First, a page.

al-Harbi v. Obama (D.D.C. 6/1/10) (granting habeas to GTMO detainee Ravil Mingazov)

June 4, 2010

* al-Harbi v. Obama (D.D.C. 6/1/10) (granting habeas to GTMO detainee Ravil Mingazov)

Back in May we learned that Judge Kennedy granted habeas relief to GTMO detainee Ravil Mingazov, a Russian citizen sometimes described in the media as the Russian “dancer” detainee because of his past training in ballet. In any event, the unclassified opinion is now available, and attached to this email. It turns primarily on the question of whether to credit Mingazov’s own inculpatory statements to various interrogators at GTMO. Mingazov argued that he exaggerated his own past conduct and associations in order to avoid being transferred back to Russia, and now recants those statements. Ultimately, Judge Kennedy credits the recantations, and finds that the government without those statements lacks sufficient evidence to support its allegations.

Mingazov – Unclassified Opinion.pdf

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Upcoming Event at Brookings: A Conversation with David Kris, AAG for the National Security Division (June 11th)

June 4, 2010

* Upcoming Event at Brookings: A Conversation with David Kris, AAG for the National Security Division (June 11th)

Not to be missed if you can possibly make it. David is a terrific speaker, has an extraordinarily important job, and does not often appear in such settings. Details below:

Event Announcement

Law Enforcement as a Counterterrorism Tool

A Conversation with Assistant Attorney General for National Security David Kris

Friday, June 11, 2010, 2:30 p.m. – 4:00 p.m.

The Brookings Institution, Saul-Zilkha Rooms, 1775 Massachusetts Ave, NW, Washington, D.C.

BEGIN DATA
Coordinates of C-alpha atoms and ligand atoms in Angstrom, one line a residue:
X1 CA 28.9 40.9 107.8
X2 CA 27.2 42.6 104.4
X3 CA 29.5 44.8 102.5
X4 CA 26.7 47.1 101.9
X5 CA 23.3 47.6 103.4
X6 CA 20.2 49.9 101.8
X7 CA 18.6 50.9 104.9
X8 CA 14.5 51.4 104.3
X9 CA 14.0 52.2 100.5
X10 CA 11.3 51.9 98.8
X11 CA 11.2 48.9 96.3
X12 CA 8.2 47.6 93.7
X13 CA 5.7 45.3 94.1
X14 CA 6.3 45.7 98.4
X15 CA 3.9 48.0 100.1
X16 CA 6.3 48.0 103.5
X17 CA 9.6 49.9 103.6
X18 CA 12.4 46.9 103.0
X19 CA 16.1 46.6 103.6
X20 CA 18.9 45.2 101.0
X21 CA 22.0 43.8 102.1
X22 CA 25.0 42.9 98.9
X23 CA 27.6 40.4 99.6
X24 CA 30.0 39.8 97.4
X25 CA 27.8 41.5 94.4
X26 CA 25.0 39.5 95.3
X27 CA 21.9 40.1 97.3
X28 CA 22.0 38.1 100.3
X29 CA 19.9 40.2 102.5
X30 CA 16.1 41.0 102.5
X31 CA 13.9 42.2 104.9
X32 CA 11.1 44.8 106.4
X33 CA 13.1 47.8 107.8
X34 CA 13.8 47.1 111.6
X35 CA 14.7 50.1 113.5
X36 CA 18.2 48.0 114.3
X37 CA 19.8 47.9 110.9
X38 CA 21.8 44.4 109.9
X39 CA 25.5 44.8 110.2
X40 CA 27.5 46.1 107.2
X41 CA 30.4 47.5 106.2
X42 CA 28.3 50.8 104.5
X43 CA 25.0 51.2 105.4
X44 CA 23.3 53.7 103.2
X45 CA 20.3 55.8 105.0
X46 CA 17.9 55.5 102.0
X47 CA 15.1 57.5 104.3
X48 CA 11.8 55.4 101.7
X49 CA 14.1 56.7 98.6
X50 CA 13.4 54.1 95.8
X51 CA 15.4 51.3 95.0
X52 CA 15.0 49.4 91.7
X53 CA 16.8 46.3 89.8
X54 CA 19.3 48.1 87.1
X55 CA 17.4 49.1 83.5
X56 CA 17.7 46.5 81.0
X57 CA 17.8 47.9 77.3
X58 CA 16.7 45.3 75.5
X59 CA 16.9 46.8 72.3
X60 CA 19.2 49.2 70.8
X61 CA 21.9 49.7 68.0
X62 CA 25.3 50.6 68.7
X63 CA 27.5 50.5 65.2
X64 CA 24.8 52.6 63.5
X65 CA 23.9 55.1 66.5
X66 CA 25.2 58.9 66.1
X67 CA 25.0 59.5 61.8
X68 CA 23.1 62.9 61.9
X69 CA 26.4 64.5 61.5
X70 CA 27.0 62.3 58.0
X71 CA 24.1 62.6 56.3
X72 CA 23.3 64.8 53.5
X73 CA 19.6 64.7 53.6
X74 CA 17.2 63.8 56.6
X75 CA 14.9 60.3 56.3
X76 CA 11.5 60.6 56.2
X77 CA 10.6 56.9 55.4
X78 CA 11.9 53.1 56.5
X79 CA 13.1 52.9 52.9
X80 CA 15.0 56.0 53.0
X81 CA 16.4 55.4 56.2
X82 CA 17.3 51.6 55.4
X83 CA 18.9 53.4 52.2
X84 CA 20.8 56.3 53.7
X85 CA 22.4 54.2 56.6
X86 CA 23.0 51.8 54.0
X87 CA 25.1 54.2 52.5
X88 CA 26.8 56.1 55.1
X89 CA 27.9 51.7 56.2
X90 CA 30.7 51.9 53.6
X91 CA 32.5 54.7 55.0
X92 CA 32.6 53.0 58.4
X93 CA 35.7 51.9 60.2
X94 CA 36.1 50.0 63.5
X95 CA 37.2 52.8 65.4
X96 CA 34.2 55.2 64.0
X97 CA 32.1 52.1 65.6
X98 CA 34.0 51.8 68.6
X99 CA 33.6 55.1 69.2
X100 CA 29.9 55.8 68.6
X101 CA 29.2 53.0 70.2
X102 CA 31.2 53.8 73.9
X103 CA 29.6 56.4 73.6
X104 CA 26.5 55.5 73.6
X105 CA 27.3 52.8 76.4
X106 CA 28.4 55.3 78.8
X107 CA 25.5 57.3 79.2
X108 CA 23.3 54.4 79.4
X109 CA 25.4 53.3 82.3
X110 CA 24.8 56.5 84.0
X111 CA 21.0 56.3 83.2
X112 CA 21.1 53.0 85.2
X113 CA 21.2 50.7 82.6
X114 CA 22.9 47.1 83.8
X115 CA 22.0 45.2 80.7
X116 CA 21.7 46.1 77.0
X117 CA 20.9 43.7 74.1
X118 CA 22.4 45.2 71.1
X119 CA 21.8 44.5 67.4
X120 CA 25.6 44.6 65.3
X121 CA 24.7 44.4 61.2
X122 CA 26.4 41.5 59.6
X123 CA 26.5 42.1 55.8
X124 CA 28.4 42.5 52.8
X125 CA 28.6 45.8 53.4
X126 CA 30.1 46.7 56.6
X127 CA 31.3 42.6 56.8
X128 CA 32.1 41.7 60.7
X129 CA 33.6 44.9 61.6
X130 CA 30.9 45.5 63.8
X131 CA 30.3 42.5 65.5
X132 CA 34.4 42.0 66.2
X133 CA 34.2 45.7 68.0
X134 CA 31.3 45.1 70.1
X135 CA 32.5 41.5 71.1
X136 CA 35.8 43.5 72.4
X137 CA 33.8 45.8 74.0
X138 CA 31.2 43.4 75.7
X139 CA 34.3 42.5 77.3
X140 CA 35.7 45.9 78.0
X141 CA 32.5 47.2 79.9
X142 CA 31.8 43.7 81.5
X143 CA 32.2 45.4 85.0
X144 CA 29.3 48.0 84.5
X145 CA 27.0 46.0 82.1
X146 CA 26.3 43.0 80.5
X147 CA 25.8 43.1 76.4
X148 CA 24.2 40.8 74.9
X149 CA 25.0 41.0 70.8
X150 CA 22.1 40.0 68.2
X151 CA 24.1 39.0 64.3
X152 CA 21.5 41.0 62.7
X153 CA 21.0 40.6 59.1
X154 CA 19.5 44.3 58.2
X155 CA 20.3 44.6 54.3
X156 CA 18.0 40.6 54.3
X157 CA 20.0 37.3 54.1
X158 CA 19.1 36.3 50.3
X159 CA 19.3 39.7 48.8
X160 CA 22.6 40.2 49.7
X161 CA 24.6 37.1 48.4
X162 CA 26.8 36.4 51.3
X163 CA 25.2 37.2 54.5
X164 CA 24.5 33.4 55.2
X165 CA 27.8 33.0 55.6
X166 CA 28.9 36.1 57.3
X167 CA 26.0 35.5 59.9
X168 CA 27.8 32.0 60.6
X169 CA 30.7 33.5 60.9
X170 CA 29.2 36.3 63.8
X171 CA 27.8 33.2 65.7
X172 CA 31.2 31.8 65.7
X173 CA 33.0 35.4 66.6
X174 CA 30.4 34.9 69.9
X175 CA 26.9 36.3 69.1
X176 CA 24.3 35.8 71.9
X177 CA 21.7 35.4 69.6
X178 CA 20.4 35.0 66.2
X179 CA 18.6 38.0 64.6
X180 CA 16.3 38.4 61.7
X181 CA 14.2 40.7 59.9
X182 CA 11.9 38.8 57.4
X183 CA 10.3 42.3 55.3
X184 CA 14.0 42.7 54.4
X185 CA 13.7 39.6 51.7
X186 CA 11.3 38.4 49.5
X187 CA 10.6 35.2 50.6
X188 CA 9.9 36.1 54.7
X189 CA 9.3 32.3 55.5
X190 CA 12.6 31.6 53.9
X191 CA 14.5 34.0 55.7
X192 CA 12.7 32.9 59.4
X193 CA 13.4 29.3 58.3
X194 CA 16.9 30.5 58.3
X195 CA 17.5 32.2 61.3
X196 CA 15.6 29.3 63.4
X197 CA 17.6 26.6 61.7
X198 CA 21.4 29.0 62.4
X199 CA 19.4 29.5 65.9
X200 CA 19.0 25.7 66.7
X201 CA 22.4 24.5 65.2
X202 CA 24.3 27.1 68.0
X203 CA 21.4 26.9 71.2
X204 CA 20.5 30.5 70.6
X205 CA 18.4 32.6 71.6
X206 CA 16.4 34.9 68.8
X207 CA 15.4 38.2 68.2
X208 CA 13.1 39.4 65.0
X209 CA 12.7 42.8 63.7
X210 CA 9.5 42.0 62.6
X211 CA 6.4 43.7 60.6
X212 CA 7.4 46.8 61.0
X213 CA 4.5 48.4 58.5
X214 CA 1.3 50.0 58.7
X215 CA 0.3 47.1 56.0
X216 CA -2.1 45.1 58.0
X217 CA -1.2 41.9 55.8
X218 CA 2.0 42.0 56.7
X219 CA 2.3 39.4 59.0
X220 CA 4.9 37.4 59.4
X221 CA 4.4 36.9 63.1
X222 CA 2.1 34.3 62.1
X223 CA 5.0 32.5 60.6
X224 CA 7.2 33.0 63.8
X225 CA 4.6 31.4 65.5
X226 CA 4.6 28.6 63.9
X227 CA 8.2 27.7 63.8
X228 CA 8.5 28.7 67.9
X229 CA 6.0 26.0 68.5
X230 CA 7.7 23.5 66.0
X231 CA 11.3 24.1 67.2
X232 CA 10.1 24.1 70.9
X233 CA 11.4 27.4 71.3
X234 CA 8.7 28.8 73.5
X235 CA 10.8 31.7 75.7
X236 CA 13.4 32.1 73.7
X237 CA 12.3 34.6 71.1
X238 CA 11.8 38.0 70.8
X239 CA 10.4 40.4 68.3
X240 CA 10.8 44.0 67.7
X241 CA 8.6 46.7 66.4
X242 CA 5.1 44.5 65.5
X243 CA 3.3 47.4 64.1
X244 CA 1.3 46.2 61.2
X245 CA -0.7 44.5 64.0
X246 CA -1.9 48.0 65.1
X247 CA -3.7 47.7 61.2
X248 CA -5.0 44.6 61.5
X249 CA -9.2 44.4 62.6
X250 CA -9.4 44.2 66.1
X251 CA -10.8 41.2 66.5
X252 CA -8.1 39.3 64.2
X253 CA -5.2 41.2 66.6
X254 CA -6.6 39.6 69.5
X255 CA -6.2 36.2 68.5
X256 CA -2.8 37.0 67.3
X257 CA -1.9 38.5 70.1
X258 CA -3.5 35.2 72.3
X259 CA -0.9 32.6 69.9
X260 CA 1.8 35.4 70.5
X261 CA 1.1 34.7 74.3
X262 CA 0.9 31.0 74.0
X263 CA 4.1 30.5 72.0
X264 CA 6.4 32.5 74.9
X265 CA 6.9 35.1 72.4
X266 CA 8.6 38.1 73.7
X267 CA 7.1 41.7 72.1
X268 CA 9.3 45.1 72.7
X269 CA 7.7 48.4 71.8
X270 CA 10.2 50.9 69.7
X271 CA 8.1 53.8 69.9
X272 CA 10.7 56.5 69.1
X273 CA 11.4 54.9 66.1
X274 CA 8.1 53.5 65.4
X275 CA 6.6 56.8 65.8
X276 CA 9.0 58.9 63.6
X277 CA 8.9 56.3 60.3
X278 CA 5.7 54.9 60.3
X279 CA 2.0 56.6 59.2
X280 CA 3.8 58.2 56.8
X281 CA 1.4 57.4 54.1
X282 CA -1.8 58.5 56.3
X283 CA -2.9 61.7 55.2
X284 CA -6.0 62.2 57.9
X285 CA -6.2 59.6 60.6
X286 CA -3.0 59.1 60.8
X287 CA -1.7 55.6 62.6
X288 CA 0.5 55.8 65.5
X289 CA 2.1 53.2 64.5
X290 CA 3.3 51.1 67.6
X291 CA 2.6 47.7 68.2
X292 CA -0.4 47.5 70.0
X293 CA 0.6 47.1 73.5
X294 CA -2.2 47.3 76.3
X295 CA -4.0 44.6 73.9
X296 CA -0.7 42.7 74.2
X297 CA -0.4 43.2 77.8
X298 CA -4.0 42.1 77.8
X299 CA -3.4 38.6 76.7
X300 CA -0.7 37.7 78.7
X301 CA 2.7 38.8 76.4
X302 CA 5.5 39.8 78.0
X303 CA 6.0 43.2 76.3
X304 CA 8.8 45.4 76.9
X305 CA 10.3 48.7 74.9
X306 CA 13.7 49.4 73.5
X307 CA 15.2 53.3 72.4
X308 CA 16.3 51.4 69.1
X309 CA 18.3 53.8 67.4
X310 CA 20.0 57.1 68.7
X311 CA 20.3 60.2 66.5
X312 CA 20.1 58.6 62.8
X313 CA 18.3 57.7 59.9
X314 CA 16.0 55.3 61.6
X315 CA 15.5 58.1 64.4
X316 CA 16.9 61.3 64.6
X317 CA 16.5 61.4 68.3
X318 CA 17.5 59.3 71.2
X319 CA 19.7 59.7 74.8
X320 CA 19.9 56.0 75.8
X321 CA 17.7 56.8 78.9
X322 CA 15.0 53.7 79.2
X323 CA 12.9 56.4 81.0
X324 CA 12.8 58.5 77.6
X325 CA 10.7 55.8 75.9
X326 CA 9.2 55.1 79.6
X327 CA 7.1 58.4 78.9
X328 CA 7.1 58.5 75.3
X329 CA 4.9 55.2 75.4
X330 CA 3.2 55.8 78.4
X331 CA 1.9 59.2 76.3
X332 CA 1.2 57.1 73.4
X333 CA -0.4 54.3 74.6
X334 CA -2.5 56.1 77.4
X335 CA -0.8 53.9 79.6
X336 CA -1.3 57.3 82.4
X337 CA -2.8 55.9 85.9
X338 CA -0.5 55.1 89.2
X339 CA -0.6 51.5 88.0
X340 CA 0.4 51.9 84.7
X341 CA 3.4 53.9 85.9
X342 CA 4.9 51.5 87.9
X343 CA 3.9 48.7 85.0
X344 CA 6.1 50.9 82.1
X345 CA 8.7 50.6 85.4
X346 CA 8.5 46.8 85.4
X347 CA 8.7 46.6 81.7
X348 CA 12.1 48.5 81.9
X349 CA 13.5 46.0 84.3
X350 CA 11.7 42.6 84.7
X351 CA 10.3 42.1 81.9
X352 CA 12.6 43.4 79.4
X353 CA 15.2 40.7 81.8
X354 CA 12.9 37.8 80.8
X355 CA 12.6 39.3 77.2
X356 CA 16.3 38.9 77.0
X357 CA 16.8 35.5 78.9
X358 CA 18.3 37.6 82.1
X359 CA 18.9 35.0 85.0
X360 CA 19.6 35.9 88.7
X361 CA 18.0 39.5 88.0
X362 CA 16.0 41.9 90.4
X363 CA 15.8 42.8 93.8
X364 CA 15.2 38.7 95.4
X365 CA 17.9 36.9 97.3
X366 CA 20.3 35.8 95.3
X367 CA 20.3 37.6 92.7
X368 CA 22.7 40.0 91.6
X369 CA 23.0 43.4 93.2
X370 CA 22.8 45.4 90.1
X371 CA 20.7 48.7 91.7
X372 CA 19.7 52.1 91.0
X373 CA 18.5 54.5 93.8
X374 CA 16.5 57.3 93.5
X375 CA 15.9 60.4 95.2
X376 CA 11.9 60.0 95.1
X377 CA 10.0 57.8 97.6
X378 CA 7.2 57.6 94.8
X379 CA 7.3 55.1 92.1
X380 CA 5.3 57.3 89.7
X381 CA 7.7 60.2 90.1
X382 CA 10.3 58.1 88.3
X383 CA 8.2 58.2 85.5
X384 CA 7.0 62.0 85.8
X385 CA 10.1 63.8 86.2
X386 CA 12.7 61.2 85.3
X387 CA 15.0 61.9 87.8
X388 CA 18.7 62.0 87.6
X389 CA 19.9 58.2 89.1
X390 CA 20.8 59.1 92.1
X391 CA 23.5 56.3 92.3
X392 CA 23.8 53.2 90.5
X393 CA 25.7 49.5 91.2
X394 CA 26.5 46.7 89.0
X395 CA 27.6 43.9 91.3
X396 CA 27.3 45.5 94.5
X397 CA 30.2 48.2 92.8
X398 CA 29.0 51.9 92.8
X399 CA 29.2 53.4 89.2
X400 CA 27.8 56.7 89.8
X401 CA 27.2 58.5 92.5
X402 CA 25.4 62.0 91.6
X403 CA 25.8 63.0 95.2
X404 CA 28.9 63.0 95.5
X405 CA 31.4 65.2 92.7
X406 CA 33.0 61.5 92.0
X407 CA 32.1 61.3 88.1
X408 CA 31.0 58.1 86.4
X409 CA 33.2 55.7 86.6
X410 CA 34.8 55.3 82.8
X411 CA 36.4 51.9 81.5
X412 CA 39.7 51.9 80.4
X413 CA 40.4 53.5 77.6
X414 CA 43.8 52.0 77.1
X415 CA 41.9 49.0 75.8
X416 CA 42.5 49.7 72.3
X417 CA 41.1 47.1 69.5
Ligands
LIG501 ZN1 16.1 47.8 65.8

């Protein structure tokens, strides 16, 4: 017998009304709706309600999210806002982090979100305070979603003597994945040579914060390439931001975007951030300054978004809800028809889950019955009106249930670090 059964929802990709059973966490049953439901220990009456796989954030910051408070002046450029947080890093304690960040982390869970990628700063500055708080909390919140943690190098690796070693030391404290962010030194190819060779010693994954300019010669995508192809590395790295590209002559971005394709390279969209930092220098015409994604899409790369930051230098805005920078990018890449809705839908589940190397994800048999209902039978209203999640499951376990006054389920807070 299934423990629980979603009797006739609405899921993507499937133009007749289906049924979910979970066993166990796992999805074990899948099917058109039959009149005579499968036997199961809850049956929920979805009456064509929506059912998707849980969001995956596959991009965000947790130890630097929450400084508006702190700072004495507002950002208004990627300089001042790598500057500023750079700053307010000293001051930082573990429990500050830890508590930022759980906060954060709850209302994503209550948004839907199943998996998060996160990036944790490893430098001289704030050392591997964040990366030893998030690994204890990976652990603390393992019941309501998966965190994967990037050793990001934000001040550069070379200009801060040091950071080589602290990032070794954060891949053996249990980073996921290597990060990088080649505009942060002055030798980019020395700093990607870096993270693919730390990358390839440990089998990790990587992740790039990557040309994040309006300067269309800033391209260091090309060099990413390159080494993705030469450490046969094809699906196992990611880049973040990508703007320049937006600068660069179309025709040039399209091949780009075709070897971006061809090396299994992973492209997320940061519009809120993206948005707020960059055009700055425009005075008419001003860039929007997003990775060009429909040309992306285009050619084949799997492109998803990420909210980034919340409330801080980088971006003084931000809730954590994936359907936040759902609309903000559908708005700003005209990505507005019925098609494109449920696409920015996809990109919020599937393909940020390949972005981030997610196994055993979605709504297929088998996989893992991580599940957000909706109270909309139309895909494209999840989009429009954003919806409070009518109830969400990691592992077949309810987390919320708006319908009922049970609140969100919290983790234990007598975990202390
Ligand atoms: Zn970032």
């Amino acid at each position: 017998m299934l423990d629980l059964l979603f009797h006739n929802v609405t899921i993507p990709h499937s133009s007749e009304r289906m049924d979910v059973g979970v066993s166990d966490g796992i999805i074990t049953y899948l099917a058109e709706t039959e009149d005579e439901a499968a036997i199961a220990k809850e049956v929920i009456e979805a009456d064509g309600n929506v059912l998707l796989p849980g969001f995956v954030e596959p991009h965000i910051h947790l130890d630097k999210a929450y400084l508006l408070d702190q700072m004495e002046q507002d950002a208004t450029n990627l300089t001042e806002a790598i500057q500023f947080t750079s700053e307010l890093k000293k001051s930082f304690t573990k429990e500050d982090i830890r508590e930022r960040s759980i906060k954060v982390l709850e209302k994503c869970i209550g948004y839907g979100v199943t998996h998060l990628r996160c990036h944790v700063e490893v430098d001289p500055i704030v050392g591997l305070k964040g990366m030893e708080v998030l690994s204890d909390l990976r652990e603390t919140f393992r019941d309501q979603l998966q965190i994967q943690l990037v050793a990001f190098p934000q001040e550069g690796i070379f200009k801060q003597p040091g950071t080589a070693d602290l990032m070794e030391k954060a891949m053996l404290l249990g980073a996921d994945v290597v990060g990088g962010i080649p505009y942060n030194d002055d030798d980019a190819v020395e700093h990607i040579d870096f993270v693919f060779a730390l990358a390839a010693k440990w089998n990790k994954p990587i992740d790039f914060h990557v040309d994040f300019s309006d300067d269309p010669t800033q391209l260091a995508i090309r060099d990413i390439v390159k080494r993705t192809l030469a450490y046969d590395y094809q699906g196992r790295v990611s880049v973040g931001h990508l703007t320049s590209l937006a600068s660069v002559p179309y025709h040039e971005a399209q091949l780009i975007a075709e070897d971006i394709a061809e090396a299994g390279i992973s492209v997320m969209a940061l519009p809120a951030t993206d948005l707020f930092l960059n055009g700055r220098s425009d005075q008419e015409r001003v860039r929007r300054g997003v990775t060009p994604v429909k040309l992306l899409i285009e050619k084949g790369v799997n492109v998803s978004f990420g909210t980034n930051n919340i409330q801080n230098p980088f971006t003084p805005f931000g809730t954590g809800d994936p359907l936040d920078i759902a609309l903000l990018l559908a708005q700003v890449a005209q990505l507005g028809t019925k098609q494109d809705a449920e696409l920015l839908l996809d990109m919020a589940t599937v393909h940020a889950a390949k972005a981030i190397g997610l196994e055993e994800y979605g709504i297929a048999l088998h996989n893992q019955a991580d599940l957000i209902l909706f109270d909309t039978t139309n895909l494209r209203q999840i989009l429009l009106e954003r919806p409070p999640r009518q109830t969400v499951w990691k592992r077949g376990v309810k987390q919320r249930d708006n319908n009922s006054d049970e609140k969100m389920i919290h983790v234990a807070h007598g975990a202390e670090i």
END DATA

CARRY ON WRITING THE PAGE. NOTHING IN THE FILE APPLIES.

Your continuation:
With prosecutions under way involving the alleged Times Square bomber and the accused Christmas Day airline bomber, the disruption of an al-Qaeda plot to attack the subways in Manhattan, and the conviction of a key figure in the 2008 Mumbai terror attacks, the U.S. Department of Justice has had a number of high-profile counterterrorism successes of late. Under the direction of Attorney General Eric Holder, how does the administration view combating the ongoing threat of terrorism, preventing future attacks and prosecuting suspected terrorists? Read the rest of this entry »


United States v. Akl (N.D. Ohio June 3, 2010)

June 4, 2010

* United States v. Akl (N.D. Ohio June 3, 2010)

Another material support prosecution, this one involving a couple from Toledo, dual citizens of the US and Lebanon, charged with conspiring to send money to Hezbollah. Press release excerpts below, arrest affidavit attached:

TOLEDO Two residents of Toledo, Ohio, Hor I. Akl, age 37, and his spouse, Amera A. Akl, age 37, both of whom are dual citizens of the United States and Lebanon, were arrested today on charges that they conspired to provide material support to a designated foreign terrorist organization, conspired to launder money, and committed arson relating to an insurance fraud scheme. Hor Akl is also charged with two counts of bankruptcy fraud and one count of perjury, U.S. Attorney Steven M. Dettelbach announced today. The Akls were arrested this morning without incident and are expected to make their initial appearance in federal court in Toledo at 3:30 p.m. today.

According to the criminal complaint filed earlier today, from on or about Aug. 30, 2009, to the present, the Akls conspired to provide material support to Hizballah, which was designated by the Secretary of State as a Foreign Terrorist Organization in October 1997, and remains so today. According to the complaint, the Akls agreed to send money to the terrorist organization Hizballah after they were approached by a confidential informant for the FBI who claimed he worked for an anonymous donor eager to support Hizballah. The couple researched and proposed at least ten different ways in which the money could be shipped to Hizballah, the complaint alleges.

The complaint alleges that the Akls ultimately agreed to conceal approximately $500,000 in the hollow sections of a vehicle and to ship the vehicle to Lebanon, where they would remove the cash and give it to Hizballah officials on behalf of the purported anonymous donors in the United States. The Akls expected to receive a fee or commission for arranging the transfer of funds. The complaint alleges that in March 2010, Hor Akl traveled to Lebanon to make arrangements for the delivery of the funds to Hizballah. Akl allegedly returned to the United States claiming that he had met with Hizballah officials.